I returned to graduate school for a second time the year I finished paying off my loans for the first MFA. I studied industrial design which has been a good fit for the most part. While I don’t regret the long and sinuous path I have taken, I find it both satisfying and a bit strange (I won’t say frustrating) that so much of my work can now be accomplished inside a mobile studio, my MacBook Pro, which I transport on my back in a messenger bag while riding a folding bike. Sure, I have a roof over my head and a nice office where I park all of my books and a desk to work on. However, more often than not, I am glued to this machine (as I have been for the past three hours retelling this tale) and either building something in the computer, editing film shot on my flip camera, creating podcasts with garageband and other software and generally getting everything I need done on the spot regardless of where I am. And if I need to make something it’s often done virtually. I can print objects much as anyone can print documents. While I greatly miss the haptic qualities of using my hands - and I certainly miss the smell of wood and the engagement with materials - I am finally able to merge all of my interests in a studio that assists me rather than defines me. 

Kevin Henry is an industrial designer, activist, curator, and writer. He teaches at Columbia College Chicago and has lectured on a variety of topics from sustainability to bike culture and the dynamics of photo sharing. He is active with "Design for the Majority"  through the Industrial Design Society of America which advocates for greater design participation for the other 5 billion people on the planet.  He is finishing up a book on design visualization for the UK publisher Laurence King.

Tuesday, December 1, 2009

A Creative Space: Richard Hunt's Studio

Guest Blogger:
Joyce Owens
Artist, Arts activist, Painting instructor, and Curator of the galleries at Chicago State University

I, for a long time, have envied sculptors...they change space by shoving their stuff into it, affecting everything around it, sometimes for miles around!

Recently, I spent a morning with Richard Hunt, the internationally recognized sculptor with more public works than any other living artist. It’s a given that he just blows me away. His charming and unassuming personality and his handsome good looks are enough, but add to that his enormous creative abilities and long-tested productivity and you have a contemporary artist who is pretty much unmatched!

If envy, like Dante’s Inferno, has circles, visiting Hunt’s studio takes me deep into a covetous crater. His studio is jammed with tiny maquettes, informally arranged like a collection of rare crystal, intermixed with huge electric tools and small gadgets used to form and transform the metals, Hunt’s preferred medium. Some items I see are old hand tools that chew into and cut metal, and lots of cords attached to the tools trail the floor. There are modern laser cutters and various metal fasteners and clamps that I don’t have names for, plus curly metal shavings (that I wanted so badly to graph onto some of my own art!) left behind when the huge sheets of steel and aluminum are cut. The hunks of scrap metal and new metal create piles of inventory taller than my 5’10” frame and probably taller than my 3-story house. Various wires and wood pieces, books, magazines, newspapers, catalogs and clothes flow like a river and its tributaries throughout this space.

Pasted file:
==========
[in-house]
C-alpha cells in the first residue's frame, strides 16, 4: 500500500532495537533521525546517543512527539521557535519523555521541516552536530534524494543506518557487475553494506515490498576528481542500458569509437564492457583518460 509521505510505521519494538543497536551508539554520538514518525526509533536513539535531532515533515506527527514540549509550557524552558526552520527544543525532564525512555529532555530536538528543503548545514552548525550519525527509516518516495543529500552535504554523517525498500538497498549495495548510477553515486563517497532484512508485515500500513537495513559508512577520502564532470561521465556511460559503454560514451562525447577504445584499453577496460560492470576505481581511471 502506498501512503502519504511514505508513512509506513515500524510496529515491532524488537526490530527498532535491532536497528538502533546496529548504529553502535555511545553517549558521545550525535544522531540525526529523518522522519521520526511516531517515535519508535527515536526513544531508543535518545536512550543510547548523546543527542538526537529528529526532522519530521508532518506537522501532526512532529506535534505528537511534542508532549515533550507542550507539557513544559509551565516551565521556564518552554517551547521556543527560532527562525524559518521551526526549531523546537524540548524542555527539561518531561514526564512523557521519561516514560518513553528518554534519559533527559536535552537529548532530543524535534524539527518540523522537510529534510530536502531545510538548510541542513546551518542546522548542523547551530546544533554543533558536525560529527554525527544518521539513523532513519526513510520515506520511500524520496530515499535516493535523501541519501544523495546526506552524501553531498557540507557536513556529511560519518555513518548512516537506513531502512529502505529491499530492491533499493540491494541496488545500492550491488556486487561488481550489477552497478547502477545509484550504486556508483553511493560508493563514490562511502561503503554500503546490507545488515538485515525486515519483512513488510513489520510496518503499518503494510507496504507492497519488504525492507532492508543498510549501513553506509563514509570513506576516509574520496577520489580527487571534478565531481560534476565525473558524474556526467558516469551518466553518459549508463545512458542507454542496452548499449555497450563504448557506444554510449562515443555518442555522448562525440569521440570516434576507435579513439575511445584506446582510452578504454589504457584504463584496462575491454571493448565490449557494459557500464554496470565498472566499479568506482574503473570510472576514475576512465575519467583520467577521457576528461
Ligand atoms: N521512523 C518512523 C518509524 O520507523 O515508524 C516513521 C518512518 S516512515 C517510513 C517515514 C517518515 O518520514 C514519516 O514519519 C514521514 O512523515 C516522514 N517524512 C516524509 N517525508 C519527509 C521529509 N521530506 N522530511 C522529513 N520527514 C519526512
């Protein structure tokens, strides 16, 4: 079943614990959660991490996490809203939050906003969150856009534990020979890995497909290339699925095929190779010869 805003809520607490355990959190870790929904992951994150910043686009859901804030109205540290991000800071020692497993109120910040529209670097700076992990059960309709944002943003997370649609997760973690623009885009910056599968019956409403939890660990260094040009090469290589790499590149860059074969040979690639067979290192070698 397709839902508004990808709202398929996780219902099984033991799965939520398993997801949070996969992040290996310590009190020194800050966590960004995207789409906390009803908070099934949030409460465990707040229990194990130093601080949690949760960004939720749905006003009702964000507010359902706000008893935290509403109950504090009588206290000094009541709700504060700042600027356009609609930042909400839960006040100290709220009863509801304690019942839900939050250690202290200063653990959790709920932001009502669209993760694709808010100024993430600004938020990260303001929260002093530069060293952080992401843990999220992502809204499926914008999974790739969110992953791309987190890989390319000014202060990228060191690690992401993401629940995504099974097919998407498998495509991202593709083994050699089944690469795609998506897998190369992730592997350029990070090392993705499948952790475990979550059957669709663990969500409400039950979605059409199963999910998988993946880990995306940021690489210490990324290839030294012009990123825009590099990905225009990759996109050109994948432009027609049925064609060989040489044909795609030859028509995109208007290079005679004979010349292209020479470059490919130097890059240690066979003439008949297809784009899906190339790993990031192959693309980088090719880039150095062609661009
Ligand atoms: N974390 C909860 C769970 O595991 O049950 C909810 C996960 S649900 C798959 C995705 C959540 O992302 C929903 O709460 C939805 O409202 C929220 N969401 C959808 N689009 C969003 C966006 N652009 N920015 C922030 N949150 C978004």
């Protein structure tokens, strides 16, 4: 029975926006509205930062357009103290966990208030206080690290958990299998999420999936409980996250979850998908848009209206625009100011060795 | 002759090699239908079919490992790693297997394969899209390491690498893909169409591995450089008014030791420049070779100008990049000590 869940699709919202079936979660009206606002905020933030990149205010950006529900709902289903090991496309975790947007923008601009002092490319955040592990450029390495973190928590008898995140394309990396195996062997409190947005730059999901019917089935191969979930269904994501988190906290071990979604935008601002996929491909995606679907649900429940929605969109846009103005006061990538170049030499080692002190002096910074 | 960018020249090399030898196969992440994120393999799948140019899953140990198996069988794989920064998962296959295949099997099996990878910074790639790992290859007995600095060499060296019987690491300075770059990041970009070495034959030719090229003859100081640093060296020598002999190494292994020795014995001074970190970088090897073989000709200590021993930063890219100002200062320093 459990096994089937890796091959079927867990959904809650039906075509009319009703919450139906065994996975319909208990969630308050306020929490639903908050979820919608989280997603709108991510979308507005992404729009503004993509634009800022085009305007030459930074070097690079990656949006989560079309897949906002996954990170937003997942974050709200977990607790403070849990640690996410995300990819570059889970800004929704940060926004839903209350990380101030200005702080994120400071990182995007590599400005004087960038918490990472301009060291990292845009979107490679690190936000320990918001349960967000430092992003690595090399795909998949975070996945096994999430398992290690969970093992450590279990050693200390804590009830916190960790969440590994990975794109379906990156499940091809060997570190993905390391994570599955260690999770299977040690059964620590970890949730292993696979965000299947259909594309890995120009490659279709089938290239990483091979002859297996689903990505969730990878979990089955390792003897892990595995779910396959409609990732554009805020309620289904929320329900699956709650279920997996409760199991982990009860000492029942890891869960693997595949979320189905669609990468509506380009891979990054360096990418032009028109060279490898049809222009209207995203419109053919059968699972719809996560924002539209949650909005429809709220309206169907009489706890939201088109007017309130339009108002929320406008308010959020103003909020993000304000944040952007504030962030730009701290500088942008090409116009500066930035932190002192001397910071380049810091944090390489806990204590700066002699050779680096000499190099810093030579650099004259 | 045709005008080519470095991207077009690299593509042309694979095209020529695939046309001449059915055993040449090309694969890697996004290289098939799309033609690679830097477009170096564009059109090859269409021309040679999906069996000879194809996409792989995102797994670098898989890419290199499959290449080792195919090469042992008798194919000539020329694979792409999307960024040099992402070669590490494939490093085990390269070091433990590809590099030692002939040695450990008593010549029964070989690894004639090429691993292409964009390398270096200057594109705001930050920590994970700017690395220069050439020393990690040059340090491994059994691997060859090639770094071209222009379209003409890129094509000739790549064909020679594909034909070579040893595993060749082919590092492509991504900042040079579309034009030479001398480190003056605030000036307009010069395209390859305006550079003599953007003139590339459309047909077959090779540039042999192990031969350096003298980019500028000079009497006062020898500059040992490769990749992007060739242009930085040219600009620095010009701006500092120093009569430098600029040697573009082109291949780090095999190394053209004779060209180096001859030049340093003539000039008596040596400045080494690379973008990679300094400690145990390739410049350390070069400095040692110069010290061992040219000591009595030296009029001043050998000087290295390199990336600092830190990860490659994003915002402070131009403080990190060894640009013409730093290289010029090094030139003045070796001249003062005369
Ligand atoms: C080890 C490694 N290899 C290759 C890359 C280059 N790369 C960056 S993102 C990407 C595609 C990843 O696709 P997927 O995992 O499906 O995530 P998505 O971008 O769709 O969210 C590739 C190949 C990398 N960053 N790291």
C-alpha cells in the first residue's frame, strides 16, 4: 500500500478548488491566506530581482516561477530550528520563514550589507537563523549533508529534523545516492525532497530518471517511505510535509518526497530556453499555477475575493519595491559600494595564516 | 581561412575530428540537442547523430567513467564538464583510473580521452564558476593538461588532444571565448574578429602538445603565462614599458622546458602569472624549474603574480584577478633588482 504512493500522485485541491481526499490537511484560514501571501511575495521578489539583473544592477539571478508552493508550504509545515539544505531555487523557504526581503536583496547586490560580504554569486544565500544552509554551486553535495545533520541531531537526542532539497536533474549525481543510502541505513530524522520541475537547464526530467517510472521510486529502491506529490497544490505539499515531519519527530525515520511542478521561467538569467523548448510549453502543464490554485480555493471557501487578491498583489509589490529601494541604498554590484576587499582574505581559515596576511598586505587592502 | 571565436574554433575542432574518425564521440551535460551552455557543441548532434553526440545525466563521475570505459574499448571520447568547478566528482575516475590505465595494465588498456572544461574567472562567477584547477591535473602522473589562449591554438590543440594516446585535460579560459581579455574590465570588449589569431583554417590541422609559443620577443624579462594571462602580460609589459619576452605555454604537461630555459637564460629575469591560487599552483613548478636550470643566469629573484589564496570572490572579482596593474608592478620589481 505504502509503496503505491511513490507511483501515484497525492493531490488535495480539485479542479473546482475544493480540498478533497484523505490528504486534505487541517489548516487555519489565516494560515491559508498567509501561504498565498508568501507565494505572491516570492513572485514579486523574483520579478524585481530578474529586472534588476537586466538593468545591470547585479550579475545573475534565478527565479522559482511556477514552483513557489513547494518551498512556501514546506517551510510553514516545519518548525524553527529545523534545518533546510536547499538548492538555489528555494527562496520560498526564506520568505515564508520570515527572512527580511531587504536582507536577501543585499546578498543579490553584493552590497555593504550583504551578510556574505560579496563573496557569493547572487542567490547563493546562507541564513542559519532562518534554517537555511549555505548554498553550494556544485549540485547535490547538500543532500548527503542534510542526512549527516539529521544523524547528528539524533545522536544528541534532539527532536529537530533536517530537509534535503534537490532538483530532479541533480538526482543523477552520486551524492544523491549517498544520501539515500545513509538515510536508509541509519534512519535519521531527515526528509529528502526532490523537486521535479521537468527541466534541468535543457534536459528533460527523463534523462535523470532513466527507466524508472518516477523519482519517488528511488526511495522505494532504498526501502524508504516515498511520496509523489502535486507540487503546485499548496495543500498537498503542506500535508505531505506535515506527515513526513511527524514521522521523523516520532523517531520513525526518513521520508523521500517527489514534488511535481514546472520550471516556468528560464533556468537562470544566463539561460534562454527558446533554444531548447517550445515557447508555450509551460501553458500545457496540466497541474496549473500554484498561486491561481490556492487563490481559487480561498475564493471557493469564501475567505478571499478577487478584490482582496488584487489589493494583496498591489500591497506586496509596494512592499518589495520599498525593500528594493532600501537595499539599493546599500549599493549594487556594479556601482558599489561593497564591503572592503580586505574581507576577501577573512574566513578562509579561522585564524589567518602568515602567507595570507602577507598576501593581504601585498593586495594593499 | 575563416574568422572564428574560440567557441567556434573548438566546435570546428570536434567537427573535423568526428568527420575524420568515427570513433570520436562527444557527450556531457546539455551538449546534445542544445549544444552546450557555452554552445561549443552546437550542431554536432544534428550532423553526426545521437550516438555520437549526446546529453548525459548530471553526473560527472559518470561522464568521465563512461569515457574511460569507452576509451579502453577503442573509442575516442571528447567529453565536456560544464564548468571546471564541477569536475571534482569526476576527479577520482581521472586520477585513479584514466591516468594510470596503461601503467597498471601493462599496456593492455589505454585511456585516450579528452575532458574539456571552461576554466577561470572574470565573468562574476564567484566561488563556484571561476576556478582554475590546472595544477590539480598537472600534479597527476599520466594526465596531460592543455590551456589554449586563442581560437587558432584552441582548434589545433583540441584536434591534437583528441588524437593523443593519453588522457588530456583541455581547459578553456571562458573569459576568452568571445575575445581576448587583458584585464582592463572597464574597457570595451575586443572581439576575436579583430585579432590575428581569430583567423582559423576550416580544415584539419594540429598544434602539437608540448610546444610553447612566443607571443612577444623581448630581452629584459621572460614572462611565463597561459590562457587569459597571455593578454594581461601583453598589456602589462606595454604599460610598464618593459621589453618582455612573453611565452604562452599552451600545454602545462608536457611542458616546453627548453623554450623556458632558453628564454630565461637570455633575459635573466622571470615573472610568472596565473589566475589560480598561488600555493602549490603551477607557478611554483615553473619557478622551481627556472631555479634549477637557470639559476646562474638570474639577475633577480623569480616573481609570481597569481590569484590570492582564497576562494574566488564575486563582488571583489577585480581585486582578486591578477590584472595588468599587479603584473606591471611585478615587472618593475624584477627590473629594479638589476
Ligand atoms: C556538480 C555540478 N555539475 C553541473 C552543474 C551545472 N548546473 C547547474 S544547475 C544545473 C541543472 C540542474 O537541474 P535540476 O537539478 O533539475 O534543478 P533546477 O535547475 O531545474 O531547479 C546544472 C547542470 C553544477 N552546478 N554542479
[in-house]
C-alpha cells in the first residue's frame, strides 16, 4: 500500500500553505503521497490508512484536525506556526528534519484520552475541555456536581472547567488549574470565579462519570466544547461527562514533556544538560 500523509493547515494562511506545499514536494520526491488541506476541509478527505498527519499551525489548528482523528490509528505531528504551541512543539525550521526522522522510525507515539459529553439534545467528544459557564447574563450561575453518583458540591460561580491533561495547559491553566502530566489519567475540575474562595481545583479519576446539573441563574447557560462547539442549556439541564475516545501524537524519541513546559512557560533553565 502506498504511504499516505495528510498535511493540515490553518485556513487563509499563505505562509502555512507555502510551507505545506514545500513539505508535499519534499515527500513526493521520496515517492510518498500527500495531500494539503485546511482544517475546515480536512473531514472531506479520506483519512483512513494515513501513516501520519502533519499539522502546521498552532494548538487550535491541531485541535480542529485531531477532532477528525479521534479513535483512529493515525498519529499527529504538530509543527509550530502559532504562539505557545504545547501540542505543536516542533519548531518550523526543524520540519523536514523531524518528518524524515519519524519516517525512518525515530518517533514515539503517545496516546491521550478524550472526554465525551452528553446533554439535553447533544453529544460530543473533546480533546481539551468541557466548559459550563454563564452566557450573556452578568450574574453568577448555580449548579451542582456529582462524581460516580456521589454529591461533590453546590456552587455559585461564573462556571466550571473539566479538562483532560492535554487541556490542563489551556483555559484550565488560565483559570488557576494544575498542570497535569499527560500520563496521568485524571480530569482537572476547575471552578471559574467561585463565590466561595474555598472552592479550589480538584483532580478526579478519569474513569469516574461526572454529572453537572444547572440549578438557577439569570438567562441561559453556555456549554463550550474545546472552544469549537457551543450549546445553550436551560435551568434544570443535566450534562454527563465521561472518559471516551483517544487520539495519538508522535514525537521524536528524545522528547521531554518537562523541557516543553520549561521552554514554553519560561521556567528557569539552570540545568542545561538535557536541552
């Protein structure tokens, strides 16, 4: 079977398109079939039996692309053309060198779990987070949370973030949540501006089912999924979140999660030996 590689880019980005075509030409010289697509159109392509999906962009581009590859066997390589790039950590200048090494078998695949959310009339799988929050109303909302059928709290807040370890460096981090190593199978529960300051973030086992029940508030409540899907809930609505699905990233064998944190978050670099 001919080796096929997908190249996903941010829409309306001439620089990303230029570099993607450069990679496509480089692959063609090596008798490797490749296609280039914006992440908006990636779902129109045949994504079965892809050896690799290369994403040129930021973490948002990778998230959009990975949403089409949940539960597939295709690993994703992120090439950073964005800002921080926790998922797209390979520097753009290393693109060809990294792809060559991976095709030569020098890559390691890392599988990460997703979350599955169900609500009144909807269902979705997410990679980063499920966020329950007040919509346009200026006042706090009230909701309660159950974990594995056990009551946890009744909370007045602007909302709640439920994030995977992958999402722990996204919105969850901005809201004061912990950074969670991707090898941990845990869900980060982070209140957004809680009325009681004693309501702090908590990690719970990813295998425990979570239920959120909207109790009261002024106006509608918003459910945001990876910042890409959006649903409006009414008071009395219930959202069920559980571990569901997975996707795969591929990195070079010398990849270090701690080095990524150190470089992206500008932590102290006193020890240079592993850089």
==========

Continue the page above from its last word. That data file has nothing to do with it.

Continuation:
Hunt seems attracted to simple artifacts, the opposite of his own more texturally complex and curvy works, by American and African artists and spotted here and there in the studio and in his adjacent office. I see bolts to screw on the bases he is fabricating to stand his work on and metal rods, nails and whatnot. The cornucopia of sculpture-making delights extends from the floor to the ceiling with tiny aisles for walking and niches for working. I don't know how many works-in-progress are in this colossal former Chicago Transit Authority terminal. Many larger scale works shine beautifully in the muted light. They look complete and ready to go to a gallery, home, museum or corporation. I’d certainly welcome them into my home. Walking through Richard Hunt’s studio is like walking through a diamond shop with all the jewels out for anyone to touch!

I arrived at his Lill Street studio at 7:15 am this day to chat and have breakfast with Richard at his neighborhood hangout the Salt and Pepper Diner. It’s within eyesight of his studio, a place where he doesn’t really need a menu and where he doesn’t really need to state his order. The waitress already knows, but checks to make sure he hasn’t changed his mind. When we returned to the studio, passing by his sculpture in Jonquil Park that was being retrofitted for wheelchair accessibility, I realized that Richard’s space exemplifies the aspirations of many artists: We really want to get every idea we think we have into a concrete, ready-to-be-shown, form. Many of us have terrific ideas all the time, but many of those gems remain in our heads only. Some of us grasp our creative concepts and run with them to produce something, but maybe not scores of somethings. Has Hunt been able to actually remember the idea he had in the shower, or on a walk in the park or at dinner in a fancy restaurant, long enough to turn it into art? It seems to me he must. When I argued for the theme Artists at Work for Chicago Artists Month 2002 it was because I believe in what Richard Hunt lives, and I believe many other artists do, too: work. You work to make as much art as you can, for as many days as you can, for as many years as you can. Your natural creativity and the creativity you inevitably develop when you practice will show. Right now, I think the hardest job is mine, attempting to write about Richard Hunt’s glittering, magical space, holding treasures that easily compete with a gold mine, so that you can envision it.

Beauty aside, this is one studio that screams prolific. Richard Hunt states plainly, for anyone who looks, that he is the artist at work.

Artist Joyce Owens has a Master of Fine Arts degree in painting from Yale University, a BFA from Howard University. She is an arts activist, and teaches painting and drawing and is the curator of the galleries at Chicago State University.